The 3 determinants of exchange rates

The 3 determinants of exchange rates

The exchange rates of a country constitute an indication of its economic health. Its exchange rate plays a very important role in its commercial level.

It is for this reason that rates are constantly examined, analyzed and sometimes handled by ministries. For the individual investor, these rates often have an unfavorable effect on their portfolios.

Commercial activities between countries are the main factor that affects fluctuations in exchange rates. When a country shows an increase in its exchange rate, its export prices will increase and its import prices will fall on the foreign market.

The opposite is true when a country has a low exchange rate. If a country has a low exchange rate, its trade balance will increase, but a high exchange rate will decrease its trade balance.

1. Current Account Deficit

The trade difference between a country and its trade partners is termed as a current account. It shows the difference between payments made from one country to another for interest, dividends, goods and services.

A deficit in a country’s current account shows that it is spending more on foreign trade than it is earning from other countries. It is also indicative of the fact that a country requires funding from foreign sources to get rid of its deficit.

This indicates that a country requires more foreign currency than it is earning from its exports. This means that the demand for its products is not very high.

2. Interest Rates

The correlation between inflation, interest rates and foreign exchange rates is extremely strong. If central banks make the decision to manipulate interest rates, there is a direct influence on inflation and the currency exchange rate.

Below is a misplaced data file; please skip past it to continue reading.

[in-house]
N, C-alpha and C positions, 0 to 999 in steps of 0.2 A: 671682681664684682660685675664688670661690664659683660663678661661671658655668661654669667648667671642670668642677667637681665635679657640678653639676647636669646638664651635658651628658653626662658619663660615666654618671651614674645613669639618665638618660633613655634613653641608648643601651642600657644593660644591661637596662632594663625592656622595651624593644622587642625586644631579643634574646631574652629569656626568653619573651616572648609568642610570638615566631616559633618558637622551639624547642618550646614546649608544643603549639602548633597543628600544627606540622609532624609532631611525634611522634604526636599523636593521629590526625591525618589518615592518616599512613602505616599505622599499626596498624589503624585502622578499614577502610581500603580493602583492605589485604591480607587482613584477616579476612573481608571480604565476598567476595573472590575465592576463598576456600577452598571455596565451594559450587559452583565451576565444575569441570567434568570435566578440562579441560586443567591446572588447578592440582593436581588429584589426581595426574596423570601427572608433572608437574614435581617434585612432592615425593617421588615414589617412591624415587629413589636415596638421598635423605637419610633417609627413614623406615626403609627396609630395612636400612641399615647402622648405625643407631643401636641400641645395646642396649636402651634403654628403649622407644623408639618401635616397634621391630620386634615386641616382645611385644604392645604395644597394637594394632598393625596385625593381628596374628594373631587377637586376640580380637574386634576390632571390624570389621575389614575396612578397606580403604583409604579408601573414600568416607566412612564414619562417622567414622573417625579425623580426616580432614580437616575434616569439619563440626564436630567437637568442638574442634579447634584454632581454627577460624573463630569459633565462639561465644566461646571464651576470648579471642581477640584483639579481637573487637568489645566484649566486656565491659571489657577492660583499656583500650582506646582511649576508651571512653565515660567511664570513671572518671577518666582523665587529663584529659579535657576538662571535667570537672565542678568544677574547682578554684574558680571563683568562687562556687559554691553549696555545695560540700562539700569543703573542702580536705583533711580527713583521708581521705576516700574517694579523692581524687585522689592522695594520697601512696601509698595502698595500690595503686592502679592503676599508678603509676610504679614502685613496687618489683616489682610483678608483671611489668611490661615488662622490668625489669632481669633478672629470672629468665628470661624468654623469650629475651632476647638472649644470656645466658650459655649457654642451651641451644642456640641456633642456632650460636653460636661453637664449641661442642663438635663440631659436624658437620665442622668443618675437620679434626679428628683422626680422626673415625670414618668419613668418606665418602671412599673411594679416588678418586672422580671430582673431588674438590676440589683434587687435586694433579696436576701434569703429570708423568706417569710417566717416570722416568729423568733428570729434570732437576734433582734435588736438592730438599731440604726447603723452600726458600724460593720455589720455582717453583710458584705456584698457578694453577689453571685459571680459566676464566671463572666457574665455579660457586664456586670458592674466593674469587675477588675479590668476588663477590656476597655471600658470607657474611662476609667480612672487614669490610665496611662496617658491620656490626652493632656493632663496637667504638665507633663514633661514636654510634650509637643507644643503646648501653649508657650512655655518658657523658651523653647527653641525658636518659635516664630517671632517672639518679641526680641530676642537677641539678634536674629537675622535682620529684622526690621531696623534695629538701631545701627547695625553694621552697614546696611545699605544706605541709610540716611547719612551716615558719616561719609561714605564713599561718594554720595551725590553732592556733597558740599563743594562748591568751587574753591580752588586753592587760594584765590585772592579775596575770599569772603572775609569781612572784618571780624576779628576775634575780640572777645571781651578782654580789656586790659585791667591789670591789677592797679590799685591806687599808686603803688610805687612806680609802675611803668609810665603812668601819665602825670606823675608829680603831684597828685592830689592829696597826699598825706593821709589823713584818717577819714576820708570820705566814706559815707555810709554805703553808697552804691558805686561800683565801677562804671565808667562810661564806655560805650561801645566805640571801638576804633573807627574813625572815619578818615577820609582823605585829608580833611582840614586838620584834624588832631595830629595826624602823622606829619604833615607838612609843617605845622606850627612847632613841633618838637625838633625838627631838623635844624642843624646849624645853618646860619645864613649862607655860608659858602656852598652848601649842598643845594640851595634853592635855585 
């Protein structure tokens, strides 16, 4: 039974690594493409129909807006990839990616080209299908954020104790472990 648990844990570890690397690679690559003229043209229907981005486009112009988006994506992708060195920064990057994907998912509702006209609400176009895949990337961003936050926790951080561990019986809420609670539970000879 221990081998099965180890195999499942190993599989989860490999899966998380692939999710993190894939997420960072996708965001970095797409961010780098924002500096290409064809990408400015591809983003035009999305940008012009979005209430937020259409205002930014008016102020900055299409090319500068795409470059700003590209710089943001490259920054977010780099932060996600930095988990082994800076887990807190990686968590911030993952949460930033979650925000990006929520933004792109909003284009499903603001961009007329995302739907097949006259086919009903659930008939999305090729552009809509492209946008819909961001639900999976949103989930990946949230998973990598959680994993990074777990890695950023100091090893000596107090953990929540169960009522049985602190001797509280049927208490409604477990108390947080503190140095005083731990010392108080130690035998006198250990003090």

By raising the interest rate, lenders achieve a higher return than in other countries. This attracts investment from foreign countries which causes an increase in the exchange rate.

When interest rates are brought down, the return for lenders decreases which brings down the exchange rate.

3. Inflation

If a country has a consistently low inflation rate, its currency value will increase. This is so because the country’s purchasing power increases in relation to foreign currencies.

The countries who maintained low inflation rates during the past fifty or so years are Germany, Japan and Switzerland. Low inflation in North America was only achieved much later.

Countries that have a high inflation rate experience a dip in their currency rate as opposed to their trade partners. This phenomenon is linked to high interest rates.

The foreign currency exchange rates linked to your investments will be the determining factor of the actual value of your investment portfolio.

There are a huge number of factors that determine a country’s exchange rate and these are complicated enough to leave many experienced traders confused.

If you are an avid investor or foreign currency trader, you should become familiar with concepts that determine currency values. These rates will have a dramatic effect on the return on your investments.

Foreign currency exchange rates are determined by several factors and this not only affects trading between countries, it also affects the individual consumer in several ways. Corporations who trade with other countries are also affected negatively at times.

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